“Remember the 1990s? We’re going back,” said Councilman Peter Vallone last night. We remember! Sounds great.
New York City’s Community Safety Act was made up of two bills: one that would expand New Yorkers’ ability to sue the Police Department for profiling, and one that would increase government oversight of the department. Last night both passed with a veto-proof majority just after 2:20 a.m., at which point Councilman Jumaane D. Williams, who introduced the bill with Councilman Brad Lander last year and spoke movingly in support of it, jumped up from his chair and pumped his fists.
But before the victory, everyone mixed it up a little. Williams criticized those who would oppose the End Discriminatory Profiling Act, arguing that opponents of the bill did not represent constituencies directly affected by the police practices it is written to ameliorate. “The vast majority who I know are planning to vote against 1080 do not represent the people who deal with gun violence in their communities,” he said. “If you don’t live there, if you haven’t lived through it, if you don’t represent these communities—please, side with us.” The majority of the City Council’s black and Latino caucus supported the CSA.
“Historically there has been a paternalistic response to these communities saying what they need,” Williams continued. “Pay us the same respect that we pay you.”
Charles Barron, who was up in the balcony shaking hands and joking with supporters when roll was called, spoke with a cheerful rage that contrasted with Williams’ quiet passion. “When the mayor doesn’t like it and the commissioner doesn’t like it, it has to be good for the City of New York,” he said. Barron voted in support of both CSA bills—but he voted no on the budget. Both these bills and the budget for the next fiscal year were voted on simultaneously. (The budget passed as well.)
“The budget sometimes is more brutal than the police,” Barron said. “We need to look at this budget as diligently as we look at stop-and-frisk.”
Opposition to the Community Safety Act was led by Councilmen Peter F. Vallone, Jr. and Eric Ulrich. (When we last met Vallone, he was shilling for Big Foam, and before that, Big People Who Hate Awls. Now he rests snugly in the pocket of Big Civil Rights Violations.)
“When the courts are in charge, we will become Chicago. We will become Detroit,” Vallone said. “Children will die.”
“It’s not fear-mongering if it’s true,” he said.
Councilman Barron questioned his credentials as a champion of the public good. “I have spent my life keeping New York safe from people like you,” Vallone said.
“It’s an election year,” said his buddy Ulrich. “We all want to pander… Give me a break. I will not be intimidated by the professional police critics, by the panderers, by the media. This is an outrage.”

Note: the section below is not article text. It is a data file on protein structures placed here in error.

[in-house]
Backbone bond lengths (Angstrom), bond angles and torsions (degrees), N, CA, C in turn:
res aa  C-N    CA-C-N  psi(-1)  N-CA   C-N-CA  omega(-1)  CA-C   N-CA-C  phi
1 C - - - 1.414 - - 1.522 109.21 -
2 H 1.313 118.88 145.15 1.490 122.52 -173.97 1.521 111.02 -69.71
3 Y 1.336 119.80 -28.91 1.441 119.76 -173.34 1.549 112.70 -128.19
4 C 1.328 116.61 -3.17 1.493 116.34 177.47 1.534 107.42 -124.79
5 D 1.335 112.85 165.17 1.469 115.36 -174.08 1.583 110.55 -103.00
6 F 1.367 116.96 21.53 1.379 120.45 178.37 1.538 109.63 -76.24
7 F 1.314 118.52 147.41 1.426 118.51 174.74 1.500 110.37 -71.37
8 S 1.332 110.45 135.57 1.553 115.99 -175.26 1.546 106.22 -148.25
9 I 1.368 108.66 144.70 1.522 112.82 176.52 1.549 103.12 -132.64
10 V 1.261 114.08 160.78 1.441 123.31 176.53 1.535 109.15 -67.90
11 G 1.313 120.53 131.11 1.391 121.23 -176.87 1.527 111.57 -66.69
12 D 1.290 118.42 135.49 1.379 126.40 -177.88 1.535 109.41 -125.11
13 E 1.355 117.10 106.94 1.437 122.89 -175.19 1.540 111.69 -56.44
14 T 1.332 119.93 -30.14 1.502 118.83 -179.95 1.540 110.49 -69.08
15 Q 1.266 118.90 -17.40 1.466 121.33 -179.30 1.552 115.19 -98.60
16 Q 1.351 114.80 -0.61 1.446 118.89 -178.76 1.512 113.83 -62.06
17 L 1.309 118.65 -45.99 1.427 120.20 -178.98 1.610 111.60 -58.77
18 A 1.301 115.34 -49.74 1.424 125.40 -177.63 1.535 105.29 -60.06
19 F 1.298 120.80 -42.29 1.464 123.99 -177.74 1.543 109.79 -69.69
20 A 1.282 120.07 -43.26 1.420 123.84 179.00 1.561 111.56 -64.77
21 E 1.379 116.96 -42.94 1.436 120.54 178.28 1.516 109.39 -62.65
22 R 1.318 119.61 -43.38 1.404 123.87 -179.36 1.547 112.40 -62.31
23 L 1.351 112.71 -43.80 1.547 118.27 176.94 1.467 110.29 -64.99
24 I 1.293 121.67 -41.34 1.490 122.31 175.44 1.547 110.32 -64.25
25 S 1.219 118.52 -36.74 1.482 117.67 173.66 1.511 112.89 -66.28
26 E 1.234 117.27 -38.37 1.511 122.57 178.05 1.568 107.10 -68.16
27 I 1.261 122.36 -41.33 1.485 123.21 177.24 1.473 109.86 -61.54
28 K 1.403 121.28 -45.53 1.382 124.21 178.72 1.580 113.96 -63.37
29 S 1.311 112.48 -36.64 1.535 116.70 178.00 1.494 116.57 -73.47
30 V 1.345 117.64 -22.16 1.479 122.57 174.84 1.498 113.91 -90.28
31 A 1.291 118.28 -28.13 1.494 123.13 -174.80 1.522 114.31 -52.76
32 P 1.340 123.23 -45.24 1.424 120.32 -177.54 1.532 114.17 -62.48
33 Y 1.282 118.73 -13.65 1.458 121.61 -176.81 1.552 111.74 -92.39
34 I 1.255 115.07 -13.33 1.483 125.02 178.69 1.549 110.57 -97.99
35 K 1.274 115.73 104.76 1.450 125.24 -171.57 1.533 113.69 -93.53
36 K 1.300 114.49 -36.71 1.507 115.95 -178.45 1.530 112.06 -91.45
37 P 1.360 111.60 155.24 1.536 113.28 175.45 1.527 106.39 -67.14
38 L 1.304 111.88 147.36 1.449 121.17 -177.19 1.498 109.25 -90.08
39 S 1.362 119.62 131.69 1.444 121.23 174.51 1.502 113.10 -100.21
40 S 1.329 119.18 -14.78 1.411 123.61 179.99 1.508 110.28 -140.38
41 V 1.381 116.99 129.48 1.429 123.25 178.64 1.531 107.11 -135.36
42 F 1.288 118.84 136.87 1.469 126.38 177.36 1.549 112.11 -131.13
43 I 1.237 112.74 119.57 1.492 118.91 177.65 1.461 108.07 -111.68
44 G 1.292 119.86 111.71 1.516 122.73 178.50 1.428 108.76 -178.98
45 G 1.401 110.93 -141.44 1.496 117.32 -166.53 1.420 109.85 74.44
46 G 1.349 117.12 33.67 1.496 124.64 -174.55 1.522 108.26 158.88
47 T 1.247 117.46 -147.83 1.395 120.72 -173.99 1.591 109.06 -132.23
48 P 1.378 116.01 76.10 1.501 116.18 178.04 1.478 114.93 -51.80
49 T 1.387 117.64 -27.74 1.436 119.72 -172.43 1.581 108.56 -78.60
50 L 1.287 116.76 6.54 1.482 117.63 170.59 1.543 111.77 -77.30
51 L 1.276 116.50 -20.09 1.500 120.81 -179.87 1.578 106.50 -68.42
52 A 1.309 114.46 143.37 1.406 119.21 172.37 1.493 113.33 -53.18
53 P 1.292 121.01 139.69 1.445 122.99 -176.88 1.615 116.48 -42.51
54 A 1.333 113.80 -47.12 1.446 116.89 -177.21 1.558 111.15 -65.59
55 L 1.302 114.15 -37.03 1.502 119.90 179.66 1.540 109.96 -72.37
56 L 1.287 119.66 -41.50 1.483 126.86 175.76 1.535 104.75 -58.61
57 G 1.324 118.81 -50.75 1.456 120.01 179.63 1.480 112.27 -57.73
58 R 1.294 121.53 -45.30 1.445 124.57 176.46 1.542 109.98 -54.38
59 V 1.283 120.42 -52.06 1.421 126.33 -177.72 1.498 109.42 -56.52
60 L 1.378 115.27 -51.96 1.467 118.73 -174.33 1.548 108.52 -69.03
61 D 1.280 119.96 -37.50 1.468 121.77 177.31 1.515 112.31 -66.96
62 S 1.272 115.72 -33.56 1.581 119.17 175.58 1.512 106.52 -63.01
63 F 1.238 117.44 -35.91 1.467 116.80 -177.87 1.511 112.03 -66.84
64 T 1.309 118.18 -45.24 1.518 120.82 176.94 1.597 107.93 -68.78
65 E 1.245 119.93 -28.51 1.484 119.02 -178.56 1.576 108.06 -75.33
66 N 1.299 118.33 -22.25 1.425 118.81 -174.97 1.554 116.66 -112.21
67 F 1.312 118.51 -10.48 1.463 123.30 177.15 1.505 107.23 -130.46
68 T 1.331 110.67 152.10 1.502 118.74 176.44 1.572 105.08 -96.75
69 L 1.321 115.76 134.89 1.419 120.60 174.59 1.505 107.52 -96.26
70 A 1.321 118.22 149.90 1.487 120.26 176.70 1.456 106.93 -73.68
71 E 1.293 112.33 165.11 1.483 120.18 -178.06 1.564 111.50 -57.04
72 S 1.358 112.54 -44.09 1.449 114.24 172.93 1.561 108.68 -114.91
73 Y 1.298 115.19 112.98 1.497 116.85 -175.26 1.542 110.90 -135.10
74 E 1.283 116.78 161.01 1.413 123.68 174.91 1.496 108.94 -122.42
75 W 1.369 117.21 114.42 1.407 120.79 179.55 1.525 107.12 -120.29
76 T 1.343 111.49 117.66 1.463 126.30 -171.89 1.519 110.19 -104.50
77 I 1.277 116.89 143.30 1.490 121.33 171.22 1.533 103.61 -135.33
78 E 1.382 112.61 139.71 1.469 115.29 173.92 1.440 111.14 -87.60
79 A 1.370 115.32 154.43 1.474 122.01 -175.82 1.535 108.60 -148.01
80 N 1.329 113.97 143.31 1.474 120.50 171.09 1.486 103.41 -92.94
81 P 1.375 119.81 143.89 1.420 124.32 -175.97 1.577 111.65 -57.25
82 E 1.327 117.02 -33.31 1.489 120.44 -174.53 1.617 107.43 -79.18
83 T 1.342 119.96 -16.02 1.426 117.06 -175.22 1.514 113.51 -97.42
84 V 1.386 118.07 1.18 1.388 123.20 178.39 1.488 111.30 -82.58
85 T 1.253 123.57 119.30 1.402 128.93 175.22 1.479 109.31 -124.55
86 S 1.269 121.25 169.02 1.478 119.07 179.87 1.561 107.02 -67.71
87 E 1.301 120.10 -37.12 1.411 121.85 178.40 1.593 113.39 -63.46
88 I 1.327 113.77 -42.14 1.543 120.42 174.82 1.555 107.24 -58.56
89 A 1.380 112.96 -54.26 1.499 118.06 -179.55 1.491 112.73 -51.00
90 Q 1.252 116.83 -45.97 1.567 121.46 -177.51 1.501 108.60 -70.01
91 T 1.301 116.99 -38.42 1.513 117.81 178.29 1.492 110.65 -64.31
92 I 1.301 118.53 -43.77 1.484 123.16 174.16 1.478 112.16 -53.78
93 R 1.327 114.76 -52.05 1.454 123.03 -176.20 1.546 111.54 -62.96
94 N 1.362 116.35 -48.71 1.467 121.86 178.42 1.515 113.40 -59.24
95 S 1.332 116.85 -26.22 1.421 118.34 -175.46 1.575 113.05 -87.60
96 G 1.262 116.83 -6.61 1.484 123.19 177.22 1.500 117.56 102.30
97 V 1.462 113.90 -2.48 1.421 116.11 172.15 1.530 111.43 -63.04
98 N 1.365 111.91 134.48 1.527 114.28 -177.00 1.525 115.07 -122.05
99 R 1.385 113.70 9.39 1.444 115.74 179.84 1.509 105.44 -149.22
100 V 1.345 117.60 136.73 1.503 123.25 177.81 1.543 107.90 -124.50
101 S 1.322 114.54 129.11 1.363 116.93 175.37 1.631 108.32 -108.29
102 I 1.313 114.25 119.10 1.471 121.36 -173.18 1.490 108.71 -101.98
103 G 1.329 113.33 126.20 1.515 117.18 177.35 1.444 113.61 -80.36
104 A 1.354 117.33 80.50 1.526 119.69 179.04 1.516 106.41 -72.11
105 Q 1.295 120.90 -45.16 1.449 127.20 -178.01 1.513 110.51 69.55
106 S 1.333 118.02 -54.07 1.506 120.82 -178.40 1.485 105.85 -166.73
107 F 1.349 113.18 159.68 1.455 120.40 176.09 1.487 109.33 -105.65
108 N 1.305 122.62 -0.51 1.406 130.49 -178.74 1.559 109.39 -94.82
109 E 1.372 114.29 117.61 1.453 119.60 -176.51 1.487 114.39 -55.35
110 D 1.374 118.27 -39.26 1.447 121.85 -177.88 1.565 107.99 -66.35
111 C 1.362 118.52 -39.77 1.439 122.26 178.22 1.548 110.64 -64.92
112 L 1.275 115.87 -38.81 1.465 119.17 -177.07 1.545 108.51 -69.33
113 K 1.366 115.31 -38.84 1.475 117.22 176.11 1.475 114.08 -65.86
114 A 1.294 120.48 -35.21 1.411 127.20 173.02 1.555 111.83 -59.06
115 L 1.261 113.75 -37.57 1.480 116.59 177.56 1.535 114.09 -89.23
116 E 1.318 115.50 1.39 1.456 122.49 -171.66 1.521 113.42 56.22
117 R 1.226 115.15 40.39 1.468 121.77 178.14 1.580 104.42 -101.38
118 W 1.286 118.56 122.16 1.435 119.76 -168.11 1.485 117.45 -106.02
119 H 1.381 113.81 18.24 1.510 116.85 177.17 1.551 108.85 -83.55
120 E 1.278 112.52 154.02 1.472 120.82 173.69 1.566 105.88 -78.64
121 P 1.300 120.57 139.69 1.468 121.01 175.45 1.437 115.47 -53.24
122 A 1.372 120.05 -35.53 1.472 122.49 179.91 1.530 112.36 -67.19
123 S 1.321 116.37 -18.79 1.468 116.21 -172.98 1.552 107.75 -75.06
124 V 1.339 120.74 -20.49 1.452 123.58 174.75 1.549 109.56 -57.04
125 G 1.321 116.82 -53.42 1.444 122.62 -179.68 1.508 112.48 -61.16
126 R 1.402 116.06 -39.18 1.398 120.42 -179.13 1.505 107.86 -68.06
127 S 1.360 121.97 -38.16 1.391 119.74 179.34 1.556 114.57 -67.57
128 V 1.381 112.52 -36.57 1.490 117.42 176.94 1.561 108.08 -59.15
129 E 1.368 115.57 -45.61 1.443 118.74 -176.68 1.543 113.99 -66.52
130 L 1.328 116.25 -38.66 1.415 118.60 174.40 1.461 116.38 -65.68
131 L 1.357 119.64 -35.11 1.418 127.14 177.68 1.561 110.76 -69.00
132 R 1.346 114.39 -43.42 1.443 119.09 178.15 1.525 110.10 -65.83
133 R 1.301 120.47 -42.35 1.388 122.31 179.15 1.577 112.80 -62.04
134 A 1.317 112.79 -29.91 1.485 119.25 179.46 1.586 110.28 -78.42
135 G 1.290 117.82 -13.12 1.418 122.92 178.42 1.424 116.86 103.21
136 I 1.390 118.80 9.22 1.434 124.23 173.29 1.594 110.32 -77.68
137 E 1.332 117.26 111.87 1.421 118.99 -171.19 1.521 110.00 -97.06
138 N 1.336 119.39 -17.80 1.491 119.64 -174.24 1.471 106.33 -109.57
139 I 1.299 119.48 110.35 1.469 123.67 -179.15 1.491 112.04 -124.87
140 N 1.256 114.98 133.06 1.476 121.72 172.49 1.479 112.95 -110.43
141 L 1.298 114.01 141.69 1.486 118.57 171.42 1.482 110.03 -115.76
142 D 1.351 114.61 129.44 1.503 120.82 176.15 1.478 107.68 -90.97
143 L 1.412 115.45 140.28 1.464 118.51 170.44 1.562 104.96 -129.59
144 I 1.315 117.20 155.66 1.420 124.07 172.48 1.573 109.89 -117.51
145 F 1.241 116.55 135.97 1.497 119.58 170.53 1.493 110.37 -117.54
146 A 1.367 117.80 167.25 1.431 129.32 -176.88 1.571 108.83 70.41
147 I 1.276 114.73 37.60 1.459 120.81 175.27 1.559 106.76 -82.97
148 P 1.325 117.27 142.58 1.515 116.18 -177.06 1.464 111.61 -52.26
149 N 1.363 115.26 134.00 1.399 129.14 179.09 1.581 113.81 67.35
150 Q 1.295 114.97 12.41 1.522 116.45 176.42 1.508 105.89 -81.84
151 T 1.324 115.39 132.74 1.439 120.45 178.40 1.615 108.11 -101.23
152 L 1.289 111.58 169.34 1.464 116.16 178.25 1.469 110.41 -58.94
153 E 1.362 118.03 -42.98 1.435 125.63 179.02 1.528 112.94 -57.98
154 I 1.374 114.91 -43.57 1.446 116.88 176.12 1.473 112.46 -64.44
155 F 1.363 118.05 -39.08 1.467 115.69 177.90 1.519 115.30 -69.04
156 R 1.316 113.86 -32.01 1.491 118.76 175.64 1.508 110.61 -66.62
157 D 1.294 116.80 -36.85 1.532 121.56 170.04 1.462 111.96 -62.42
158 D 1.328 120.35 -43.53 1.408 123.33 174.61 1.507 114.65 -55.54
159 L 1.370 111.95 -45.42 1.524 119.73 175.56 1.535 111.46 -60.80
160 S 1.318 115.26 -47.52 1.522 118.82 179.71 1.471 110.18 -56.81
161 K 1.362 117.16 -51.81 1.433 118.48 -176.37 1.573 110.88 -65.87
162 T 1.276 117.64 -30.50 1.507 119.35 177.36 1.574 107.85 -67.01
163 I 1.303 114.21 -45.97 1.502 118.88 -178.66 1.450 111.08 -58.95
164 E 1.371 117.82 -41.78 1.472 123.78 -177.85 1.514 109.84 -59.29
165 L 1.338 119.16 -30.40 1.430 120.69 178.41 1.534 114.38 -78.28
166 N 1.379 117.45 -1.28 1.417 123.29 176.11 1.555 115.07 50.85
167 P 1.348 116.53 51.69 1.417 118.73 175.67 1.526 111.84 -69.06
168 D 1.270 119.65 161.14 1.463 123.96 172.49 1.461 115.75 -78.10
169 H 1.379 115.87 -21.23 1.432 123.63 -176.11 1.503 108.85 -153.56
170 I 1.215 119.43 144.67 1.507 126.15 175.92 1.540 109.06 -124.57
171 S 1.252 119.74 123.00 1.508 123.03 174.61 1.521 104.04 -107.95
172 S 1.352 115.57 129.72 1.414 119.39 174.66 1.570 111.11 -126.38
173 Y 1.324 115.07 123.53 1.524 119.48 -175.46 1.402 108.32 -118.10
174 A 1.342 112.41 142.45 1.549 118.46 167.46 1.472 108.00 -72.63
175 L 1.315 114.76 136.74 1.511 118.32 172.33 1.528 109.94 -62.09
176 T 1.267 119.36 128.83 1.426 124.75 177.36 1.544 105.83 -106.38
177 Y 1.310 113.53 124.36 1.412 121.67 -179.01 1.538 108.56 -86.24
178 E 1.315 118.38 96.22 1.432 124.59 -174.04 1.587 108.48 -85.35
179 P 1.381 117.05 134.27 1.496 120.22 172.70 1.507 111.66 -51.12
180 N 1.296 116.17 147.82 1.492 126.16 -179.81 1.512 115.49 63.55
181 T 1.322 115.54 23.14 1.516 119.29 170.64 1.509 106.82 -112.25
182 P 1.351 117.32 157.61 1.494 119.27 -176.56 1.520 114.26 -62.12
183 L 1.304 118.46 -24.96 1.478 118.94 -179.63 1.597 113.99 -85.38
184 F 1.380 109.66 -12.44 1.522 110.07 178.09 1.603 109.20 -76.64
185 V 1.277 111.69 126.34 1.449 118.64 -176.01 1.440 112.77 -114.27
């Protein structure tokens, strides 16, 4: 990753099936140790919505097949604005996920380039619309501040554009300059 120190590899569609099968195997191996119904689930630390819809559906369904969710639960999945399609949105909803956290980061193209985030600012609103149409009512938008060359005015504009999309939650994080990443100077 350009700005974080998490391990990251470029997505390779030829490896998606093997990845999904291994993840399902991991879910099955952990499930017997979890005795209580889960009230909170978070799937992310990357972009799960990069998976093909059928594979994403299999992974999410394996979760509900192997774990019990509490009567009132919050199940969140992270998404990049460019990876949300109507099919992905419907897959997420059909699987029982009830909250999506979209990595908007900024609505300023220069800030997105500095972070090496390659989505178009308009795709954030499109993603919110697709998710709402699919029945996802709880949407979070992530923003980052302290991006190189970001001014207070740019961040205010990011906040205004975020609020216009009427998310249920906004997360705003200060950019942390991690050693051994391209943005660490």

Ulrich is a Republican from Queens and the youngest member of the City Council. “Instead of criticizing the job the cops have done,” he said, “we should be thanking them for a job well done.”
“I wanna live in a safe city,” he said. “I wanna live in a city that is safe from fear.”
Councilman Donovan Richards, who represents neighborhoods in Brooklyn and Queens, also expressed a desire to live in a city that is safe from fear, describing the panic he felt, starting at the age of 16 when he was first stopped-and-frisked, whenever a police cruiser would appear in his rear-view mirror.
With the passage of CSA, however, things are changing. “Today, I’m not scared. Today, I’m elected,” Richards said. “And I have a chance to do something about it.”
Struggling author, mayoral candidate and Council Speaker Christine Quinn split her support, voting ‘yes’ on the Oversight Act and ‘no’ on the End Discriminatory Profiling Act. “Some have suggested that putting this type of monitoring in place will make the city less safe,” she said, going on to note that crime has dropped 38% and police approval has risen 84% following passage of similar legislation in Los Angeles. “One thing that will make this city less safe is if New Yorkers feel at odds and not united with their police department.”
Yet she still voted no. Quinn fears that the End Discriminatory Profiling Act would allow for too much judicial involvement. Worth noting: her support for the Oversight Act, at least, is a significant break from her Bloomberg lineage.
“I hope this ends in time for brunch,” said Brad Lander late last night. It did. Because in other legislative news, the War on Brunch is over. Sidewalk cafés may now serve before noon. What’s next—mandatory sick leave for New York employees? Oh yes: the Council voted to override Bloomberg’s veto on that too. Last night was an evening of radical change for the city, so, congratulations.